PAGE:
What Happens to my Trust When I Cannot Manage it Anymore?

What is a Trust?When people come to us to create a revocable living trust, we walk them through how they can properly manage and maintain the trust so that they can get the most benefit from it. However, there will come a time when, eventually, someone else will have to manage your trust for you. Though we have touched on this topic before, today we thought we would take a little closer look at how the transfer of trust management duties takes place.

Trusts, Trust Management, and Trustees

Most people who create a revocable living trust in the Colorado Springs or Denver, Colorado area will serve as their own trustee. This means that the management responsibilities will fall on your shoulders. But if you manage your trust, what happens when you have to step aside? Who will step in to manage your trust for you?

The answer to this is the successor trustee. When you create the trust document you will choose one or more people who will be able to serve as the replacement trustee when you are no longer able to carry out the trustee’s duties. This person, or organization, will receive the authority to manage trust property when you can no longer serve.

Voluntary Transfer of Trust Management Duties

There are two general ways in which the transfer of trust duties takes place. The first, and easiest, is the voluntary transfer. If you are the trustee of a living trust, all you have to do to effectively transfer trust management responsibilities to the successor is to draft a transfer letter. Most trusts have terms that allow you, as the trustee, to transfer your responsibilities in this manner.

Assuming you are still mentally competent, you can draft your letter, submit it to the successor trustee, and upon receiving it, the successor trustee will effectively become the new trustee.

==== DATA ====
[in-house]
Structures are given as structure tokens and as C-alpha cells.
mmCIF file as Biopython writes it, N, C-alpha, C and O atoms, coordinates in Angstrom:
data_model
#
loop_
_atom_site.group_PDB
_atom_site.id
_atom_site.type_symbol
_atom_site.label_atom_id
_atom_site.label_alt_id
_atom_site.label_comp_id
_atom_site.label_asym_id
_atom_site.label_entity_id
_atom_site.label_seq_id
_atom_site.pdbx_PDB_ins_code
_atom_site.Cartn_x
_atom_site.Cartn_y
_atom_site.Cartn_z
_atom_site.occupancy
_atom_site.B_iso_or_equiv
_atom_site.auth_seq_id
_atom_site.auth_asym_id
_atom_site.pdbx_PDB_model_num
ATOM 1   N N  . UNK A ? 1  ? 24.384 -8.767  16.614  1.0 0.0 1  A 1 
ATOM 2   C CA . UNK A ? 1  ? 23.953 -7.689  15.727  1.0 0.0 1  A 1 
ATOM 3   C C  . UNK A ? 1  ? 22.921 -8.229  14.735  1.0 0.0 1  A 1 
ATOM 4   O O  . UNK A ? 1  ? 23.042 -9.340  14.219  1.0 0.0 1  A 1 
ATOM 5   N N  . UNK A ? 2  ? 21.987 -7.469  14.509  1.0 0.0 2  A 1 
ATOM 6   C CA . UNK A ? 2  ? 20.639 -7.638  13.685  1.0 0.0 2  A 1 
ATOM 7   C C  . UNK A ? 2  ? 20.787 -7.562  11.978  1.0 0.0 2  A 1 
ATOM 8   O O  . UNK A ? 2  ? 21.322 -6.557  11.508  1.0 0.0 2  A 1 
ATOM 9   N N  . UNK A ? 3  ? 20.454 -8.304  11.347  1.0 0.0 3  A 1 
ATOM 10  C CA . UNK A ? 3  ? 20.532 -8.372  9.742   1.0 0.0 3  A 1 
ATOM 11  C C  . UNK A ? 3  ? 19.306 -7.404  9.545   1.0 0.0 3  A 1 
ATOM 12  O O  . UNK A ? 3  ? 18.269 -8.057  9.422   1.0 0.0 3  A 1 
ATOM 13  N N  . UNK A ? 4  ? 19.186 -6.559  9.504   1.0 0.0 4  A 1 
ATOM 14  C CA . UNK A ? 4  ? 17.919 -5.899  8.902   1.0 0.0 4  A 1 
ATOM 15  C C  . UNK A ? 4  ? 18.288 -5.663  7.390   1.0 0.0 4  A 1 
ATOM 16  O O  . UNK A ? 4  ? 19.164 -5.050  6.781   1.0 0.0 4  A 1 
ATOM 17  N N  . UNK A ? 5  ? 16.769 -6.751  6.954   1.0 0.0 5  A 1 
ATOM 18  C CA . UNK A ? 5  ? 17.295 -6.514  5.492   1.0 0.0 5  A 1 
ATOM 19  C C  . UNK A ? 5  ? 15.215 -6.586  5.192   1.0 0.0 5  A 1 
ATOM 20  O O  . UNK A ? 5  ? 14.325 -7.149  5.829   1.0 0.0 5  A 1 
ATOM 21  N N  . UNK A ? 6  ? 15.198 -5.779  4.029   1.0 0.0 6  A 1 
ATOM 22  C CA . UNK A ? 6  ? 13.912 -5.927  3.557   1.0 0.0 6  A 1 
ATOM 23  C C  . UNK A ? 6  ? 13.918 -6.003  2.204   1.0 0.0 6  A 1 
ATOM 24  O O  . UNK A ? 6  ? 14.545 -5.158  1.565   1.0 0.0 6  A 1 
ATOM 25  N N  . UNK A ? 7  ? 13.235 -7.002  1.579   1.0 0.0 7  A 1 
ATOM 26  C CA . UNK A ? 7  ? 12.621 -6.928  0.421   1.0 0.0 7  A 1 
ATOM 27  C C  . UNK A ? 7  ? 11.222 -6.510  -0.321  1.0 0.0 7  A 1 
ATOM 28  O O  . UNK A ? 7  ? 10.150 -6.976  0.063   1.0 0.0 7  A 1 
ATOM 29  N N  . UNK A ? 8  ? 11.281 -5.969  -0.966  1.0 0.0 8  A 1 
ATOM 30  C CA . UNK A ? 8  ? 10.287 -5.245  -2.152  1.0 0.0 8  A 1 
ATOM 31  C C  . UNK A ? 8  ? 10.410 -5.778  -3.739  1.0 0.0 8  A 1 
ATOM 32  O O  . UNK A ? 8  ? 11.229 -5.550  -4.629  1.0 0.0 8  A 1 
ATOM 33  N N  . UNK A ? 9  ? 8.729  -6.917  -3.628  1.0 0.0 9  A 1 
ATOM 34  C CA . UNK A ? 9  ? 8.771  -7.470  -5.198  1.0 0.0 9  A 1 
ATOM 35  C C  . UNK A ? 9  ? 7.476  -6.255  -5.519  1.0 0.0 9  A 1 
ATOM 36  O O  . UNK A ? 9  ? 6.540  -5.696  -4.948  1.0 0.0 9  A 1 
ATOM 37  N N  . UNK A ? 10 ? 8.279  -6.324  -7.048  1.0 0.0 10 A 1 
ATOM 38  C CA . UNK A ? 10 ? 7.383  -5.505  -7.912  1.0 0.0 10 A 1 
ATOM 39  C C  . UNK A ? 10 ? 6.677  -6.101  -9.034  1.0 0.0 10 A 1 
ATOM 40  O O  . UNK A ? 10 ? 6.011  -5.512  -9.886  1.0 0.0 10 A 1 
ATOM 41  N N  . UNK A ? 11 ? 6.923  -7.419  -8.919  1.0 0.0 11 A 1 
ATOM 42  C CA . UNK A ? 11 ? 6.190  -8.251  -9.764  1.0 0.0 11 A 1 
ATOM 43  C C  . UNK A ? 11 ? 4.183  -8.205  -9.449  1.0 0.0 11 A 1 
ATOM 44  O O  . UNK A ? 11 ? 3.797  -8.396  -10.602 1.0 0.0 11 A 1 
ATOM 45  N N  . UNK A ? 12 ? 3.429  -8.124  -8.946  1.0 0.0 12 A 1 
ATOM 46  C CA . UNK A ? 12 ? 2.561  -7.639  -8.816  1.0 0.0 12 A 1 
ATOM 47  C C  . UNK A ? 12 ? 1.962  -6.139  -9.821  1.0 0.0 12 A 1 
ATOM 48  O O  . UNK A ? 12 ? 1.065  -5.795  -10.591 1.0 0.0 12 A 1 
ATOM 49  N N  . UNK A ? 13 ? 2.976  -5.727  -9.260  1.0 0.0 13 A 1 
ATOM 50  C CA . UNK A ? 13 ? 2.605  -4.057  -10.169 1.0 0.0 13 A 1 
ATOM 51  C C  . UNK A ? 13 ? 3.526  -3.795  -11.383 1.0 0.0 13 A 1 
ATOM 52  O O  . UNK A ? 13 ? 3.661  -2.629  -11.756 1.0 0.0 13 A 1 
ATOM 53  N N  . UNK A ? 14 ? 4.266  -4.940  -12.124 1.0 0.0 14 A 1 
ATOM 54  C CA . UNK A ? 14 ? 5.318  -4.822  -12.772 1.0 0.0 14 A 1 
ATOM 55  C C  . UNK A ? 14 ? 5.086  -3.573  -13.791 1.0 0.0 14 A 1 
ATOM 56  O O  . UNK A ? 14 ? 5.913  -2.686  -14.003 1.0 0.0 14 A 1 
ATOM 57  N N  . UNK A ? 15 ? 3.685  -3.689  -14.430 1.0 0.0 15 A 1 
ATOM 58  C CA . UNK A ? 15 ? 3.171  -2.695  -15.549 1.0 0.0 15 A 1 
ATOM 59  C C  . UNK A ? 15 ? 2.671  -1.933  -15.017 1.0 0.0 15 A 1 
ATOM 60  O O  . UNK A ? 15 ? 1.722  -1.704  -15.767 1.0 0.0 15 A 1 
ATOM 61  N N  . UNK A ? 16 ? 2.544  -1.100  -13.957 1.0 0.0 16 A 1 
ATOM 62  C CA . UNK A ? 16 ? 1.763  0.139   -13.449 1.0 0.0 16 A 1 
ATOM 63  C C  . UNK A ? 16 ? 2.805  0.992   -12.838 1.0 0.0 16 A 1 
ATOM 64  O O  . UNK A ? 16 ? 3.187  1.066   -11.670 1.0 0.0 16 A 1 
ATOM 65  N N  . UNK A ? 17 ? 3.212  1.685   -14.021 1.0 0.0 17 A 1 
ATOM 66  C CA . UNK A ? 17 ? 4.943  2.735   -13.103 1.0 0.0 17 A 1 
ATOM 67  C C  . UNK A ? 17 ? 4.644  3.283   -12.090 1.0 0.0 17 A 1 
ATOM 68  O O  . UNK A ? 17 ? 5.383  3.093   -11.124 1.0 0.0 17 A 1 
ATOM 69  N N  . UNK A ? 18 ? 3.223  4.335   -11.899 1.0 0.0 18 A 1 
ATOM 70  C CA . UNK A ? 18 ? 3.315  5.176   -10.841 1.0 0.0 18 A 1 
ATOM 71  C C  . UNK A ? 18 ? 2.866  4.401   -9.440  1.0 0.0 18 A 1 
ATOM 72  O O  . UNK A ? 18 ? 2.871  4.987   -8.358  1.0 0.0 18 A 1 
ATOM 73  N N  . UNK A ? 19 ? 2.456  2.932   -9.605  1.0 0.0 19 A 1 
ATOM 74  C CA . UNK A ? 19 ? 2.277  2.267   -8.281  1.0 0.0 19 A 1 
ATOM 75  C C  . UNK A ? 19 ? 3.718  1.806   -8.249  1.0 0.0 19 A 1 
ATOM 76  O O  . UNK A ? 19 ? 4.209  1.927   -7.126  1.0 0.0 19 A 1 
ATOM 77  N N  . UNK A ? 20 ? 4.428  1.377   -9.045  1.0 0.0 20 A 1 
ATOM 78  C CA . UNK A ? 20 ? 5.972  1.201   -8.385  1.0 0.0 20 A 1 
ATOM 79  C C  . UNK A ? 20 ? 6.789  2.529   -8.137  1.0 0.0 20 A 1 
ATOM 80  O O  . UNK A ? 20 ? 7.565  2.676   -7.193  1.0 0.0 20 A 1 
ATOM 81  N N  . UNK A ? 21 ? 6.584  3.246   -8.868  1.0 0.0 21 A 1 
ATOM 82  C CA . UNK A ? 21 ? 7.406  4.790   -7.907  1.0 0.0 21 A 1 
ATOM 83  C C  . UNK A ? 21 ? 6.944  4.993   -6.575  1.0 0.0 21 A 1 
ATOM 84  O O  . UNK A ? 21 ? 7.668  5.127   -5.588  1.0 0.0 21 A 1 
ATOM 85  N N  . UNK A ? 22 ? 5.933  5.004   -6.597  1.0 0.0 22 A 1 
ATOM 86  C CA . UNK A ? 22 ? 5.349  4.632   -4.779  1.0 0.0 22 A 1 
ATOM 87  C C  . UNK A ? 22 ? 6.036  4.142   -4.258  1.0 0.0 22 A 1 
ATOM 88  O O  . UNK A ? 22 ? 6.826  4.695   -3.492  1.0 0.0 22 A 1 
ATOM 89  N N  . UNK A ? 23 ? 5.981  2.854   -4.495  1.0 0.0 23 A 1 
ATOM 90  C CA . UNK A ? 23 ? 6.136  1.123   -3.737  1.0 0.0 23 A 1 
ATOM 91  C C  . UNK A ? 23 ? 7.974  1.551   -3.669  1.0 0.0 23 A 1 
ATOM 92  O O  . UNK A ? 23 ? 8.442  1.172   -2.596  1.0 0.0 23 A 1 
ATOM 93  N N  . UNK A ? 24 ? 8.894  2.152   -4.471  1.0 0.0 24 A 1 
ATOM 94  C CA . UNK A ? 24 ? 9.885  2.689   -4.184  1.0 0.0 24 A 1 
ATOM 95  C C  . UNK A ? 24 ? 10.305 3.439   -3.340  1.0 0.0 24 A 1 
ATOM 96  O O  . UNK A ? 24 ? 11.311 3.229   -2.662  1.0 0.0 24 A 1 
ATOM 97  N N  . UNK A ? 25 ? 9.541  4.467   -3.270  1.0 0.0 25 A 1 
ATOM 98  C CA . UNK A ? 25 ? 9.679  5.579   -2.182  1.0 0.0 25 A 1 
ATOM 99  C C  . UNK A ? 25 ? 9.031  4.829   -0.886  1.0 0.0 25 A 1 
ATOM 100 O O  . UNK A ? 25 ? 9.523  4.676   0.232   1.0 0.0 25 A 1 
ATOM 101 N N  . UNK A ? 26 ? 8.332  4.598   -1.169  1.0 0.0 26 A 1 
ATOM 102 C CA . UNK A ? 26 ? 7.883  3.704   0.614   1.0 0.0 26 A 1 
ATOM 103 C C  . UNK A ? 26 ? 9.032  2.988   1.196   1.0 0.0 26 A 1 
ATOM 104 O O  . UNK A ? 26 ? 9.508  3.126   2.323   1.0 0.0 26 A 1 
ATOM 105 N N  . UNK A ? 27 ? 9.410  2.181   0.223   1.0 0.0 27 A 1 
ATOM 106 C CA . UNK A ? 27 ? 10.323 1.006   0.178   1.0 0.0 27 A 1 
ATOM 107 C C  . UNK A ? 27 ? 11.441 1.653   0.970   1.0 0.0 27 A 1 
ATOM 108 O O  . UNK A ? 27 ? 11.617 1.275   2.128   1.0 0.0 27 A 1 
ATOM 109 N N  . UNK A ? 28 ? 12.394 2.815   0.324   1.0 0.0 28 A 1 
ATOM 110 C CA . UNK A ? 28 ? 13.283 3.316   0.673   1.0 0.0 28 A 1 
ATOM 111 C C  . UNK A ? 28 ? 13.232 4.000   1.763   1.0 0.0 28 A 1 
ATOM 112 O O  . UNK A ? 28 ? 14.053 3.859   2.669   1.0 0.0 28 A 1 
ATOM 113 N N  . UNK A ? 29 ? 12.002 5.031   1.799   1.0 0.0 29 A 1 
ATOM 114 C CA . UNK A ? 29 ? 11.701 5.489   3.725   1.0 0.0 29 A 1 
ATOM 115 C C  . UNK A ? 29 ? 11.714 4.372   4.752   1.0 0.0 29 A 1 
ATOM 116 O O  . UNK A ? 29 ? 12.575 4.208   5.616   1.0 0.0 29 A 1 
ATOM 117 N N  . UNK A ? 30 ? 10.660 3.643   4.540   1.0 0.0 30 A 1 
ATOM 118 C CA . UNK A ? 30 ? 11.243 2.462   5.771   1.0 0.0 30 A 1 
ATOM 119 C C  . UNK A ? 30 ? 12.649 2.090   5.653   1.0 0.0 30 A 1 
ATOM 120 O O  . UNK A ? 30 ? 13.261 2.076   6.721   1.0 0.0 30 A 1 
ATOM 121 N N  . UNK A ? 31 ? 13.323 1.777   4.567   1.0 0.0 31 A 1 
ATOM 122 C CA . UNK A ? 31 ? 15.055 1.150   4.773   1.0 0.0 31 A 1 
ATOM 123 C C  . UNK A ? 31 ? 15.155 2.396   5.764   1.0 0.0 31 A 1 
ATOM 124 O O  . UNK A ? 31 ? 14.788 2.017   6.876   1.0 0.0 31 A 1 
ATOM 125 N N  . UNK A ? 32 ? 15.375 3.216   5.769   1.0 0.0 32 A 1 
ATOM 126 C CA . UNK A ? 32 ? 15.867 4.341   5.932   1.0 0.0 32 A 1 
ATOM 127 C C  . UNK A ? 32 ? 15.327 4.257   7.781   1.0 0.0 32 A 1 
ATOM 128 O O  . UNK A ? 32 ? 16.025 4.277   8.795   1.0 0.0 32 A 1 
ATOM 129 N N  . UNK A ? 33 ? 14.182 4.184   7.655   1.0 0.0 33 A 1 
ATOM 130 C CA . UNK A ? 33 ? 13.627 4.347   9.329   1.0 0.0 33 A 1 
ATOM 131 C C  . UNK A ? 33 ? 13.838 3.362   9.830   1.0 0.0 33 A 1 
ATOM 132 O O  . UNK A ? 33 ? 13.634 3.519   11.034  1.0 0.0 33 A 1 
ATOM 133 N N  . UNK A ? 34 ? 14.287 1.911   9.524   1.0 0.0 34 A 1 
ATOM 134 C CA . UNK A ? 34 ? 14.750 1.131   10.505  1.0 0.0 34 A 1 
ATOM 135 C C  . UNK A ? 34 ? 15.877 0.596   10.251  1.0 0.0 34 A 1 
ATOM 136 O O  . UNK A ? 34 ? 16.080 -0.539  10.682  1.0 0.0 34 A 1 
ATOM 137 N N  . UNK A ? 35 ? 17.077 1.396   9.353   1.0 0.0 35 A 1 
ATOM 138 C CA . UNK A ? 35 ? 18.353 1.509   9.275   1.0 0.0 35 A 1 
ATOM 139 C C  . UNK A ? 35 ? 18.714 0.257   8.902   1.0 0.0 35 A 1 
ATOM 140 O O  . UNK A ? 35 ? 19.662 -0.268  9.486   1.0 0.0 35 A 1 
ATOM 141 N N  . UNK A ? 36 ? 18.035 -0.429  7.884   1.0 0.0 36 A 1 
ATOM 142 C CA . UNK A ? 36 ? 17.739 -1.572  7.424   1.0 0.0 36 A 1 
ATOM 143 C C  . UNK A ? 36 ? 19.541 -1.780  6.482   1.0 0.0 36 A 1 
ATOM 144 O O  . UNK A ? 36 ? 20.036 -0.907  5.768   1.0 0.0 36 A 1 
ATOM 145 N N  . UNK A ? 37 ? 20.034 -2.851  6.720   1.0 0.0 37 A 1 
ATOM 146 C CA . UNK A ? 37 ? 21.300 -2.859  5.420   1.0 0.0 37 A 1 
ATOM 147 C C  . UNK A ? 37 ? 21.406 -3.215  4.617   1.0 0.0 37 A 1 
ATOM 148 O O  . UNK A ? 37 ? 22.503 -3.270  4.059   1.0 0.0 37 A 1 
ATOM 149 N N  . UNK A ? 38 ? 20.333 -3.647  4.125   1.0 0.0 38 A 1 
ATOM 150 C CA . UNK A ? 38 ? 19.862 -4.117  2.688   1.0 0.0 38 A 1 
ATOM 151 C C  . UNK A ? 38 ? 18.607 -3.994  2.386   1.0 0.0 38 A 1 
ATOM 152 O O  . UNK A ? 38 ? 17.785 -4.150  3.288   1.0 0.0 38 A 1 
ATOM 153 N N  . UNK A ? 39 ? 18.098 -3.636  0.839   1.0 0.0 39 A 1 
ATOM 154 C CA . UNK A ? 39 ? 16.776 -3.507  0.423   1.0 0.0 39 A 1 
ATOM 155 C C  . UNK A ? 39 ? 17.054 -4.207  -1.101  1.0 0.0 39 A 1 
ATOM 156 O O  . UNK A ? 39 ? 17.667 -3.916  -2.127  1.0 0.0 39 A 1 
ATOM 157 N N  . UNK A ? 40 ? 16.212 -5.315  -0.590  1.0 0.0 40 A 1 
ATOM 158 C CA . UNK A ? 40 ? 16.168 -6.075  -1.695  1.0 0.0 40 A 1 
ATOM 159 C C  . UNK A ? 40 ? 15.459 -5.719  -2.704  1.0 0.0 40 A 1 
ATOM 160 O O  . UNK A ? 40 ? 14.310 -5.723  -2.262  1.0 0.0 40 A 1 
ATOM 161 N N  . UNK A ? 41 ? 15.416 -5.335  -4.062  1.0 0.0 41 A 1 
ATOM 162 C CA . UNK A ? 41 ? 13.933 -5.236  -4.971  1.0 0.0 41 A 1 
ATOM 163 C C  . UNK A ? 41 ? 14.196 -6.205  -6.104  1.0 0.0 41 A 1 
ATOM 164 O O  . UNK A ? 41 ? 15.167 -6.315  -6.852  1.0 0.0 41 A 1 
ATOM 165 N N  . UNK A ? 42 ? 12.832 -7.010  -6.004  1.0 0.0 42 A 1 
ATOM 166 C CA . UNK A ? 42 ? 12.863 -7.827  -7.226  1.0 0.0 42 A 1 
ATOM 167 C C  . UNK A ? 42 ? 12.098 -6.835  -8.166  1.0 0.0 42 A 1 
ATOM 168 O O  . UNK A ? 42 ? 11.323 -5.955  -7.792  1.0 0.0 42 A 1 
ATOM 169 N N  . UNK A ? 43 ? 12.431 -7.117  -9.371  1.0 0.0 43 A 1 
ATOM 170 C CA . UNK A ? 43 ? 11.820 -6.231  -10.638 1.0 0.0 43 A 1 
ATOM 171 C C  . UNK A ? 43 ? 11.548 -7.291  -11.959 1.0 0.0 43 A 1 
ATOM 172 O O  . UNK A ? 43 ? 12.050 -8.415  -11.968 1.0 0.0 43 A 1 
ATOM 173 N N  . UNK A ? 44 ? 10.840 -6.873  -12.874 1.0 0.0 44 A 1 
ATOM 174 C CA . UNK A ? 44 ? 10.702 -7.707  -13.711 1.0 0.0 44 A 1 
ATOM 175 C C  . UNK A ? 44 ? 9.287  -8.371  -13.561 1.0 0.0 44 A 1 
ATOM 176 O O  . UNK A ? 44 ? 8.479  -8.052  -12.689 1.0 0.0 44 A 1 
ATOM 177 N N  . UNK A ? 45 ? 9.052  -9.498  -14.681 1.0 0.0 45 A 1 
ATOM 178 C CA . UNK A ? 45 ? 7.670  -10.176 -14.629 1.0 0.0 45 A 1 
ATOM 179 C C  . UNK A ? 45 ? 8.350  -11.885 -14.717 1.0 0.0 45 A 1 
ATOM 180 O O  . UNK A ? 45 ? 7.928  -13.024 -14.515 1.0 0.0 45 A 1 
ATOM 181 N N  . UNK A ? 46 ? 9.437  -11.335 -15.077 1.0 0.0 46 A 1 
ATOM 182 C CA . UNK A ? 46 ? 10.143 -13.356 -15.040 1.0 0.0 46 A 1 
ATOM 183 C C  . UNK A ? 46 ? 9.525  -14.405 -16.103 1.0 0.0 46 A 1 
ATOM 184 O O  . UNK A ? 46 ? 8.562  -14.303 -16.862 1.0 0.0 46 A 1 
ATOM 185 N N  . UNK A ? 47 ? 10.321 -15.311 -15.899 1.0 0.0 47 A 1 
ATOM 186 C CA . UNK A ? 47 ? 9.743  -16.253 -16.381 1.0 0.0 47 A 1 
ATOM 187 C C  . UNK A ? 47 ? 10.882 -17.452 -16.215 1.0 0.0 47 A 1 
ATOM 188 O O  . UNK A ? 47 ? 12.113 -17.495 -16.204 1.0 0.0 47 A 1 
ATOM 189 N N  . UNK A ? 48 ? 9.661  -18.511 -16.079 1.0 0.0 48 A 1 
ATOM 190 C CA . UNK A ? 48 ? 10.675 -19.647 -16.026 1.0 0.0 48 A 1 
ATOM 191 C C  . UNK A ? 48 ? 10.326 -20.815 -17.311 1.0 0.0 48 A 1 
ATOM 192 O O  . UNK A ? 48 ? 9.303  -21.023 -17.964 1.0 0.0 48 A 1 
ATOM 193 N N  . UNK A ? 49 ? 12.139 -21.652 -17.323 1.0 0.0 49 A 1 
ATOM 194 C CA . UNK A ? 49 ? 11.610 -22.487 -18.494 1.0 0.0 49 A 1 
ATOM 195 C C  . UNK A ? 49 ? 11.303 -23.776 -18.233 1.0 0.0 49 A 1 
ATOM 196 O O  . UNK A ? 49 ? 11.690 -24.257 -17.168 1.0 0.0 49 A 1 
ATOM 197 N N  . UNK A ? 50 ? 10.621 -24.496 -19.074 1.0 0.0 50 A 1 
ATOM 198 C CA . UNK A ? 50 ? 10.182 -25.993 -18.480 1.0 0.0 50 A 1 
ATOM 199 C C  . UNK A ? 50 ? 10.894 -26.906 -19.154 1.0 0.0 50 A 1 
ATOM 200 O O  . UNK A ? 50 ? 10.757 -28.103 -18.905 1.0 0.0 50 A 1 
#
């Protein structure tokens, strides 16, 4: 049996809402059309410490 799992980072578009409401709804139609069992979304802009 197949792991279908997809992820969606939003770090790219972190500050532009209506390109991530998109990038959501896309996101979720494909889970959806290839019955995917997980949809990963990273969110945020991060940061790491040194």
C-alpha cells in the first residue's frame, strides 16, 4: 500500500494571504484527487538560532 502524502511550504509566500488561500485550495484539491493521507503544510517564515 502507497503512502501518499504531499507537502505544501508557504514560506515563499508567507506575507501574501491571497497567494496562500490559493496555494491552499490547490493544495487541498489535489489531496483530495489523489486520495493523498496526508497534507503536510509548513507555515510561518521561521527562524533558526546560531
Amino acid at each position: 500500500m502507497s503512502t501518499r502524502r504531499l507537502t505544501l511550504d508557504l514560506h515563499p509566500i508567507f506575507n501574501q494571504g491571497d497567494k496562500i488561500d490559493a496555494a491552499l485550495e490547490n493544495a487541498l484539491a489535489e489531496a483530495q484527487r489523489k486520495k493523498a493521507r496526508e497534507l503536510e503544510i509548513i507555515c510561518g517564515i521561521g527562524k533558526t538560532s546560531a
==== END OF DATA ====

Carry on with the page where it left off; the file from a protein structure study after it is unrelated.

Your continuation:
Involuntary Transfer of Trust Management Duties

Voluntary transfers of trust management responsibilities are not always possible. For example, what if you are involved in a serious accident tomorrow, and subsequently became incapacitated? Because you are hospitalized and otherwise unable to make decisions, you would not be able to voluntarily transfer your trust management responsibilities to the successor trustee. So, in this situation, how does the successor trustee take over?

In this situation, the terms you included in the trust document when you created it will determine how the transfer of power must take place. Some people, for example, require two physicians to certify that the original trustee is no longer capable before the successor trustee can take over. In other situations, the trust terms might require the successor trustee to have a court determine that the original trustee is incapacitated. This is why it is so important to discuss the issue with your estate planning attorney before you draft your trust, so you can be clear about the transfer details.

We Can Answer Your Questions

If you have further questions on this subject, contact our office.  We look forward to serving you!

Author Bio

Catherine Hammond is the CEO and founder of Hammond Law Group, a Colorado-based estate planning law firm she founded in 2005. With a strong focus on protecting families from the legal consequences of disability and death, she creates comprehensive estate plans that minimize taxes, costs, and government interference.

A native of Denver, Catherine completed her undergraduate studies at Coe College in Iowa, and her Juris Doctorate from the University of Denver College of Law in 1993, concentrating on estate planning, tax, and mediation. Catherine is a member of various professional organizations, including WealthCounsel, ElderCounsel, the National Academy of Elder Law Attorneys, the Colorado Springs Estate Planning Council, and the Purposeful Planning Institute. Beyond her legal expertise, Catherine provides transformational coaching to support clients and their families through life transitions.

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